The International Energy Agency (IEA), the Paris-based consortium of 30 countries, has told us in its flagship World Energy Outlook 2020 that solar-produced electricity is now the “cheapest electricity in history.”  That seems like very good news, that is, until the actual expected impact of that fact is examined more closely.

For those who are concerned about climate change and the need to reduce greenhouse gas emissions from electric generation, it is certainly good news—but not quite good enough to make a dent in fossil fuel emissions.

Setting aside any concerns about critical materials needed to make the solar revolution reach completion, it may surprise many readers of the “cheapest electricity in history” headline that growth in solar energy will likely NOT lead to a reduction of fossil fuel burning anytime soon. In fact, the IEA’s main forecast has natural gas consumption growing by 30 percent through 2040 while oil consumption levels off but does not decline. Coal use does continue to decline as a share of total energy.

With solar energy and other renewables expected to grow so much by 2040, how can this be so? The answer is that what the IEA calls non-hydro renewables (solar, wind, geothermal, biomass) will provide 80 percent of the INCREASE in expected global electricity demand. That means that the fossil fuel electricity infrastructure will continue to grow and that existing plants will remain in place rather than be supplanted by renewables.

Of course, for the part of the economy that runs on liquid fuels including transportation and many industrial processes requiring high heat, more renewable electricity doesn’t make much of a dent in fossil fuel use. Even where transportation is being electrified, the growth in internal combustion engine vehicles continues to dwarf those running on electricity. And then there is the existing fleet of fossil-fueled vehicles on the road. Is it realistic to expect all or most will be replaced by electric vehicles when these existing vehicles are junked?

The IEA’s main scenario is better than if all the increase in energy demand were met by fossil fuels. But as the IEA admits, under this scenario our climate change problem continues to worsen. The agency does outline scenarios in which fossil fuel use would drop and renewables would expand more robustly. But these are all outside current policy. Clearly, the agency believes there will be some policy movement, and it is actually pleading for that movement with its scenarios.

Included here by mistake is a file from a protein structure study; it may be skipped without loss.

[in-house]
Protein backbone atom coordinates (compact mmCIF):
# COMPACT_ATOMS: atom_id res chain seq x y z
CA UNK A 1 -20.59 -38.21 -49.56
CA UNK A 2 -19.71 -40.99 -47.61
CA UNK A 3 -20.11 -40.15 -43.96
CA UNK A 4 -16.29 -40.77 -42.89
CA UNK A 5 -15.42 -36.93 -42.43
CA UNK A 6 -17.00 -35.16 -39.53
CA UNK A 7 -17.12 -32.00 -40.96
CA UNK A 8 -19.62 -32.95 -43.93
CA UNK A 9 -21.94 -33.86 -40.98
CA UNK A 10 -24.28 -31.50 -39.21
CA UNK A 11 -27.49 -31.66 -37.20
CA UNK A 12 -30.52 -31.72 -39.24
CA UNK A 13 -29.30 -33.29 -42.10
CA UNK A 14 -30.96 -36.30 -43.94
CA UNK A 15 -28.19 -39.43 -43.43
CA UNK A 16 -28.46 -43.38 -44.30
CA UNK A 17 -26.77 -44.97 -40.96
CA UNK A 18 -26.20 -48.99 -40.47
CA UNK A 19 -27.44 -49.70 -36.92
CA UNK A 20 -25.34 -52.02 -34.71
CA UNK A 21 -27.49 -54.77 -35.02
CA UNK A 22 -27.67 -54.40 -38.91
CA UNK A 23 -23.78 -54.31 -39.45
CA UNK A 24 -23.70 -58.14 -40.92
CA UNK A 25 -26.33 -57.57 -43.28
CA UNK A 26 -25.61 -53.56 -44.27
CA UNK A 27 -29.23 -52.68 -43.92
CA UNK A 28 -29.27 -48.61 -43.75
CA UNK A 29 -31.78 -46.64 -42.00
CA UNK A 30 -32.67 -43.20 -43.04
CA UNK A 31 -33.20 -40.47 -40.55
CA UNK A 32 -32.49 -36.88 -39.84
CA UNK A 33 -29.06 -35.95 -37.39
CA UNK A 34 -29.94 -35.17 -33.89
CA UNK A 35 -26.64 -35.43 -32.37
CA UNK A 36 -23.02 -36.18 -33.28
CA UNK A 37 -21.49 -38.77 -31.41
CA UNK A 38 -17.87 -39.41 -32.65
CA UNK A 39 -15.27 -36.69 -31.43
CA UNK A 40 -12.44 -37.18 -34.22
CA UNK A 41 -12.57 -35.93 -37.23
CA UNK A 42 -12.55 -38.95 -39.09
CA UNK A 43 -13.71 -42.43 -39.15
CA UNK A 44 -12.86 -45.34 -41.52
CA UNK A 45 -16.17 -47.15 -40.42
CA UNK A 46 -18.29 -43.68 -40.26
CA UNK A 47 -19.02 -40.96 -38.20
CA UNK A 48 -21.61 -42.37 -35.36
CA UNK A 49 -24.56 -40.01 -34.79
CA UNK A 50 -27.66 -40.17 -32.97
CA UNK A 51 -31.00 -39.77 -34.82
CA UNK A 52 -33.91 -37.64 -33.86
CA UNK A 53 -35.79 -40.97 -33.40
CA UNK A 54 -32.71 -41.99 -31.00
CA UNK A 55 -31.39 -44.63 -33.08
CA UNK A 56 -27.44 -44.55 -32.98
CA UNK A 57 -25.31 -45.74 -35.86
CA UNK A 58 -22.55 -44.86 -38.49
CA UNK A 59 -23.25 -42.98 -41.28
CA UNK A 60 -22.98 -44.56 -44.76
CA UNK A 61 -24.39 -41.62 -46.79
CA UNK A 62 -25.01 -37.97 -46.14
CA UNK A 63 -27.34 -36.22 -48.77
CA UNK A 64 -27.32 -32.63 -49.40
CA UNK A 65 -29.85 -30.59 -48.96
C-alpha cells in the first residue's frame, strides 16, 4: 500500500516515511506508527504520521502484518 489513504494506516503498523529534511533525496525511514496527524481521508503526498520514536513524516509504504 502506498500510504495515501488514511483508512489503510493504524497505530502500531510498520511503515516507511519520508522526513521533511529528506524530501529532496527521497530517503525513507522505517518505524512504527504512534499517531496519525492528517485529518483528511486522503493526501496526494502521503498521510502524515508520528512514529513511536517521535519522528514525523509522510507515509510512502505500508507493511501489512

The sparkling future promised to us by the promoters of green energy most often assumes that we have far more time to make the transition than we do. And, it assumes that we can scale renewables to the level of energy consumption we have today and larger in the future. Even those who are touting energy conservation and efficiency are generally not suggesting that the global economy dramatically reduce its energy consumption. But reducing energy use seems to me to be the fastest, surest path forward for a stable economy, society and climate.

As we start the new year and people across the world pray for a return to the economy of 2019, it seems like a fool’s errand to insist that going back to 2019 only puts us on a calamitous and unsustainable path all over again. But I believe the fools are on the other side when they insist that doing more of what we’ve done in the past will solve our central problems including climate change.

Image: Solar power generation by Mouchot in Algeria (1882) https://commons.wikimedia.org/wiki/File:ROYAUMONT_Mouchot.png

“Augustin Mouchot (7 April 1825 – 4 October 1912) was a 19th-century French inventor of the earliest solar-powered engine, converting solar energy into mechanical steam power.” ( https://en.wikipedia.org/wiki/Augustin_Mouchot )